Surprise!  Is that the response that the Pharisees expected, do you think?  I imagine them planning on the way over to meet Jesus how they were going to smuggle Him out of sight until the heat died down.  Instead, Jesus issued a challenge, while on His way to Jerusalem to die.  And while traveling to Jerusalem, Jesus lamented over the prosperous city of the ruling class.  This was where the Sadducees held power, where the scribes (the lawyers, journalists, and accountants of their day) operated their business, where the Sanhedrin ruled all the Jewish lives in Judea.  A city of wealth and power - which was sacked and destroyed just a few years later, in 70 AD.

Another surprise, I expect.

In this season of Lent, we frequently talk about giving things up.   Giving up our chocolate, our wine, our impatience.  Yet Jesus mentions something that we routinely give up – our prophets.  Messengers from God, doing God’s bidding, tend to have a short ministry, and we don’t find it surprising at all.   

Let’s consider some of our modern-day prophets, like Dr. Martin Luther King - who was murdered in Memphis on April 4th, 1968, while heading to his Jerusalem.   Or what about Mahatma Gandhi?  He was murdered in New Delhi, India January 30th, 1948 – that was his Jerusalem.   Or maybe Archbishop Oscar Romero, 4th Archbishop of El Salvador.  If you aren’t familiar with him, Bp. Romero spoke out against the injustice, assassinations, and torture that were endemic to El Salvador, so he too was assassinated by gunshot, while standing at the altar celebrating Mass, on March 24th, 1980 in the chapel of the Hospital of Divine Providence, in the city of San Salvador. Also on his way to his Jerusalem.  No surprises.  They may not have known the exact date, but they all were pretty sure that Jerusalem would kill them sooner or later.

Some things may be surprises, but there are also some things that never change.  The prophets are always marching to their own Jerusalem, and that is where they die.  Jerusalem kills them.   That hasn’t changed, even after Jesus called us out for it.  Sure, we honor these dead prophets after their demise, having refused to listen to them during their lives.  Sometimes we even honor them by making the changes they called us to – but not immediately, and sometimes not ever.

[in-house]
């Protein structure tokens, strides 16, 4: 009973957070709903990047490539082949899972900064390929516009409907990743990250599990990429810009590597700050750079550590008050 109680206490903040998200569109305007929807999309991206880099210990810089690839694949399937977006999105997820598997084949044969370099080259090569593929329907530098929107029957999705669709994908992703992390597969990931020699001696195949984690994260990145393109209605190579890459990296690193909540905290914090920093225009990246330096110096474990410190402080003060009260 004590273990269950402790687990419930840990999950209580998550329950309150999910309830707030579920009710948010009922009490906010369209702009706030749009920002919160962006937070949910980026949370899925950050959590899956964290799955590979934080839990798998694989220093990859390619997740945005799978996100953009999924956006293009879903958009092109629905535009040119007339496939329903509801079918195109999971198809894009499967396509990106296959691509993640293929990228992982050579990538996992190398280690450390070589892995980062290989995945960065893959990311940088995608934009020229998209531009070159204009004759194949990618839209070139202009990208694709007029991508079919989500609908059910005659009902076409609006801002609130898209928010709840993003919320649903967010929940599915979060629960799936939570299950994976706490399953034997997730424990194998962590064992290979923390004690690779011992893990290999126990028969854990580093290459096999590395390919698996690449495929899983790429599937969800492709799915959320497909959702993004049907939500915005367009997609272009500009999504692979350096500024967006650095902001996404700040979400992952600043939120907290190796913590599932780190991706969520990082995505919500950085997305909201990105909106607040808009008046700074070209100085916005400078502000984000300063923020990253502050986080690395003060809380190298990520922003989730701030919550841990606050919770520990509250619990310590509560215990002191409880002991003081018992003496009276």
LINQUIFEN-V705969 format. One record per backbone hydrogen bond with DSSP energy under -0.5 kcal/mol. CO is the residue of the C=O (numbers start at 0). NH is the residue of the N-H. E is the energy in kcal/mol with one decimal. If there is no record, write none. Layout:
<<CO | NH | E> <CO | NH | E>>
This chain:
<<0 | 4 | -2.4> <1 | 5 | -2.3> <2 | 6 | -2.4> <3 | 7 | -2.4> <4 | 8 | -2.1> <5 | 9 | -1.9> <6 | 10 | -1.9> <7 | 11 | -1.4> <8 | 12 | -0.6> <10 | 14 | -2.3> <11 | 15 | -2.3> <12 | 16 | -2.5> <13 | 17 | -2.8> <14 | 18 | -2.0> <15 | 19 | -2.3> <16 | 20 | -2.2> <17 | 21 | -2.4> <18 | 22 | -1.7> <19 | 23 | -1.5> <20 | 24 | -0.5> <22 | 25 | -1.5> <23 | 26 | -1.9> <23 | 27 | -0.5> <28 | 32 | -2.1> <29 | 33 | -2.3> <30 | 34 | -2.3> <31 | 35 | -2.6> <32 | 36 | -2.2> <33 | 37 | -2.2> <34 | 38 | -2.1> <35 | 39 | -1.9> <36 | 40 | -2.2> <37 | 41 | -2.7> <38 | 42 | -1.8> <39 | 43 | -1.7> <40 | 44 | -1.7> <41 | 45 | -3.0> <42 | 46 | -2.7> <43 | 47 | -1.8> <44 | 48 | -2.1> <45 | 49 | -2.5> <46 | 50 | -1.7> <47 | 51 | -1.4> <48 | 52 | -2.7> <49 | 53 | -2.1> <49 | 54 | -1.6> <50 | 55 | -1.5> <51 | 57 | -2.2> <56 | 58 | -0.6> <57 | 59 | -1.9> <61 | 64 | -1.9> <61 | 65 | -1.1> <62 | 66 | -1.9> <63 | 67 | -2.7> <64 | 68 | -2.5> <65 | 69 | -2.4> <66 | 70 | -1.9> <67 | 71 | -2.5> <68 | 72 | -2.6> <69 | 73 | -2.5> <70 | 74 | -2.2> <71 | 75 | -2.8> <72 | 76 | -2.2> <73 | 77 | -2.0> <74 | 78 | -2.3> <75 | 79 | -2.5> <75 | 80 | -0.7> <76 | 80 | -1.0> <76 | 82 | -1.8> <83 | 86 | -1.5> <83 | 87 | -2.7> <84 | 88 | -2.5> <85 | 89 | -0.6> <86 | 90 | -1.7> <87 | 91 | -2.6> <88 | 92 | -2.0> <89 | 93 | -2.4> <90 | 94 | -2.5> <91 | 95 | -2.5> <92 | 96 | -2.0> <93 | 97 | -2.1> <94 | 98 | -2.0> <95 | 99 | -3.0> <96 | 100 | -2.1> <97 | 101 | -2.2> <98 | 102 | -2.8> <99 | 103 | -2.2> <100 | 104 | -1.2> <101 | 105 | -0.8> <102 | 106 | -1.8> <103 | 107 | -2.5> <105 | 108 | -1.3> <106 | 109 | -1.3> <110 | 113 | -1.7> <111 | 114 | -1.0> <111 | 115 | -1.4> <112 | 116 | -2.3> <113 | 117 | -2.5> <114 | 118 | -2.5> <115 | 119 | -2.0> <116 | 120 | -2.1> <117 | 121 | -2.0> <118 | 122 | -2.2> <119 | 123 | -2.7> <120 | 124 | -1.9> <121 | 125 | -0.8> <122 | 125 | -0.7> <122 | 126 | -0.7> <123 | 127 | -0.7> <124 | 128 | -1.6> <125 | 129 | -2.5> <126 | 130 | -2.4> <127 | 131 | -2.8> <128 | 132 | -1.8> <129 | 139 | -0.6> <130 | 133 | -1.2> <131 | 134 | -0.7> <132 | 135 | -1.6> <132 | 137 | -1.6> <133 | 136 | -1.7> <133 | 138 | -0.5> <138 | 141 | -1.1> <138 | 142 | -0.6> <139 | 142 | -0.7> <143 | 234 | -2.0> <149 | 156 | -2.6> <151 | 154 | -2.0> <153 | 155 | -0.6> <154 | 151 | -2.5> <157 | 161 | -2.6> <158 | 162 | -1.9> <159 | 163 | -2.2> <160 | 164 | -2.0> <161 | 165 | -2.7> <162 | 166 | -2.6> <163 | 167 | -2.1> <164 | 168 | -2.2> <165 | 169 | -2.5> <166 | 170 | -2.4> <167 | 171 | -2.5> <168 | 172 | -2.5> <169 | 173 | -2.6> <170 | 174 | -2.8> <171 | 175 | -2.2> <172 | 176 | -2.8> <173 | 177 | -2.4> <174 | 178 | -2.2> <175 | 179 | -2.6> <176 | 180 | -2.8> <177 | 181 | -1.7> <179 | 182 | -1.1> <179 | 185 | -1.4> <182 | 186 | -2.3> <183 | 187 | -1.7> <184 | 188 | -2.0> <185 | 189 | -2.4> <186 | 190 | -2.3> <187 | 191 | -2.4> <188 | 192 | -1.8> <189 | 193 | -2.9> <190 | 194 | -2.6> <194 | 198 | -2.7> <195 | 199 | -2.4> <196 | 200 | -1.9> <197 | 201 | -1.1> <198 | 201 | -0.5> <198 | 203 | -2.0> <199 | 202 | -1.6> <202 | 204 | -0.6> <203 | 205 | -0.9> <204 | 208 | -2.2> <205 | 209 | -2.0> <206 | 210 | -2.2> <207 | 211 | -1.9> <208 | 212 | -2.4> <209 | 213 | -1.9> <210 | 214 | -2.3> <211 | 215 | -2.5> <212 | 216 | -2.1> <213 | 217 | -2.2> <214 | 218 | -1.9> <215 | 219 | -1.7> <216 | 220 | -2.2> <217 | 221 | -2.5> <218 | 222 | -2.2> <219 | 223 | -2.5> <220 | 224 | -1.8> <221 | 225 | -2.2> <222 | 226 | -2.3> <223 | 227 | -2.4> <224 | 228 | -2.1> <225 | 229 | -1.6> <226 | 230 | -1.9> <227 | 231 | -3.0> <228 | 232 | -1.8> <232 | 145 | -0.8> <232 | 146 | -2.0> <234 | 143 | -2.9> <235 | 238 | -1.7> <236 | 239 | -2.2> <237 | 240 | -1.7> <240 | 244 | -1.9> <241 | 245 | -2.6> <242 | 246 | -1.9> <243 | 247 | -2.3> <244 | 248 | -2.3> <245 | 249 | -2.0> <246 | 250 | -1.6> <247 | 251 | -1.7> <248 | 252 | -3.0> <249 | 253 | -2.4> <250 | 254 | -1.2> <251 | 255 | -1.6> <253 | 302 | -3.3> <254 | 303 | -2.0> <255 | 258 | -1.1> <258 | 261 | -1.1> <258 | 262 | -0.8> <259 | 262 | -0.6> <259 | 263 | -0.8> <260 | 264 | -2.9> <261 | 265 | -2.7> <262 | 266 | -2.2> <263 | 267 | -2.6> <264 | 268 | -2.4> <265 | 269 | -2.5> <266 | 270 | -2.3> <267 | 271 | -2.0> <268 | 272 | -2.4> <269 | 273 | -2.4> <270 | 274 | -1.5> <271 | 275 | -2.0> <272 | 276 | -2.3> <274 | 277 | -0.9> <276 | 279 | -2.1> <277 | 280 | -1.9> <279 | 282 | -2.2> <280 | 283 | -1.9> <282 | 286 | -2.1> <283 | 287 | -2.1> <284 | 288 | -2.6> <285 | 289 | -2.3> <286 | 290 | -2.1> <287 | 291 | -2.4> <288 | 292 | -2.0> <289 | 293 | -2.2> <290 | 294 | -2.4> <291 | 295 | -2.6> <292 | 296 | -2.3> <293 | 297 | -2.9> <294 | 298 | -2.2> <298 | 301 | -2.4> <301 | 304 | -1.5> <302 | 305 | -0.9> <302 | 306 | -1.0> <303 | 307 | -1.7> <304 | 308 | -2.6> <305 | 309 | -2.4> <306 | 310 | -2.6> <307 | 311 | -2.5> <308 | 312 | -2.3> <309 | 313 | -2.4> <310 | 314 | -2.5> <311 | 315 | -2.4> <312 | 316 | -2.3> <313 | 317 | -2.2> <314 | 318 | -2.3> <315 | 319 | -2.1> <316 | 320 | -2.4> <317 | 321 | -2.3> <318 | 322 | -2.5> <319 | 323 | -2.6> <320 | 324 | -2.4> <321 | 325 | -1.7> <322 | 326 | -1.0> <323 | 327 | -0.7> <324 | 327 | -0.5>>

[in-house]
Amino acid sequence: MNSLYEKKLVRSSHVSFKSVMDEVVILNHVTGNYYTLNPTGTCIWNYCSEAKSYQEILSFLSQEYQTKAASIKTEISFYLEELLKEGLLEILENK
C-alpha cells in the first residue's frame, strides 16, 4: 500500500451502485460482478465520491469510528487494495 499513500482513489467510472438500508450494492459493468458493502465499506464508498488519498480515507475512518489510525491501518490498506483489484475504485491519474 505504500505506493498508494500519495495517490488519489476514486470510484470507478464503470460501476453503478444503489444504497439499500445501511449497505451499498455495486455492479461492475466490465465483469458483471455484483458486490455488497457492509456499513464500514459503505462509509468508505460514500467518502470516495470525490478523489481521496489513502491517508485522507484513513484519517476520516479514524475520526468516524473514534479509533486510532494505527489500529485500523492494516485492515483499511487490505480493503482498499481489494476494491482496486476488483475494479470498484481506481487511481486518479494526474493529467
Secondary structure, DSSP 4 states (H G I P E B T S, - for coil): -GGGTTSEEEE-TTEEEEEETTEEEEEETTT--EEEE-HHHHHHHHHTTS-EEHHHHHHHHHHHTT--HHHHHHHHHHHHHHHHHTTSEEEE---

This story Luke tells us about Jesus still happens, still occurs in real time.  Prophets go to their Jerusalem to die. Some few of us may call out, warning the prophet to run, to save himself.  Most of us do not.

I wonder who are the prophets living today?  Have we given up looking for them?  Have we killed them with indifference?   Can you separate out all the noise that is generated by our culture, to hear genuine prophecy?  Does it sound different from the fearmongering that passes for politics in the media?  It’s hard to think about, which voices want our conversion and which simply want our allegiance.  Yet the prophets are a stubborn bunch, and refuse to be silenced though they be killed.   

I wonder if, for Lent, we could give up our conviction that God wants us to be safe and comfortable?  Our faith that God intends us to be serene, cozy, and sheltered?  Maybe there is the work of a prophet that needs to be done, and it simply waits for someone courageous enough to take up Elijah’s mantle.   It will not be easy, and it may even be dangerous, because Jerusalem doesn’t change.  While we’re at it, let’s look around for God’s OTHER prophets.  They might be some public social figure like King or Gandhi.  But perhaps the prophet might just be the person next door with a word for us.

It seems that prophets are ALWAYS on their way to Jerusalem.  Sometimes they die of telling us what we need to hear.  But prophets are sent to tell us the heart, mind, and will of God.  We can no more turn off their message than we can turn off the wind, even if Jerusalem puts   some of them to death.  But wait for it – God always has a surprise or two in store, in the Bible and in life.  We need to hear the fresh words of the LORD, to know the new thing that God is doing.  There’s always a new thing.

Just like there’s always fresh water in the well.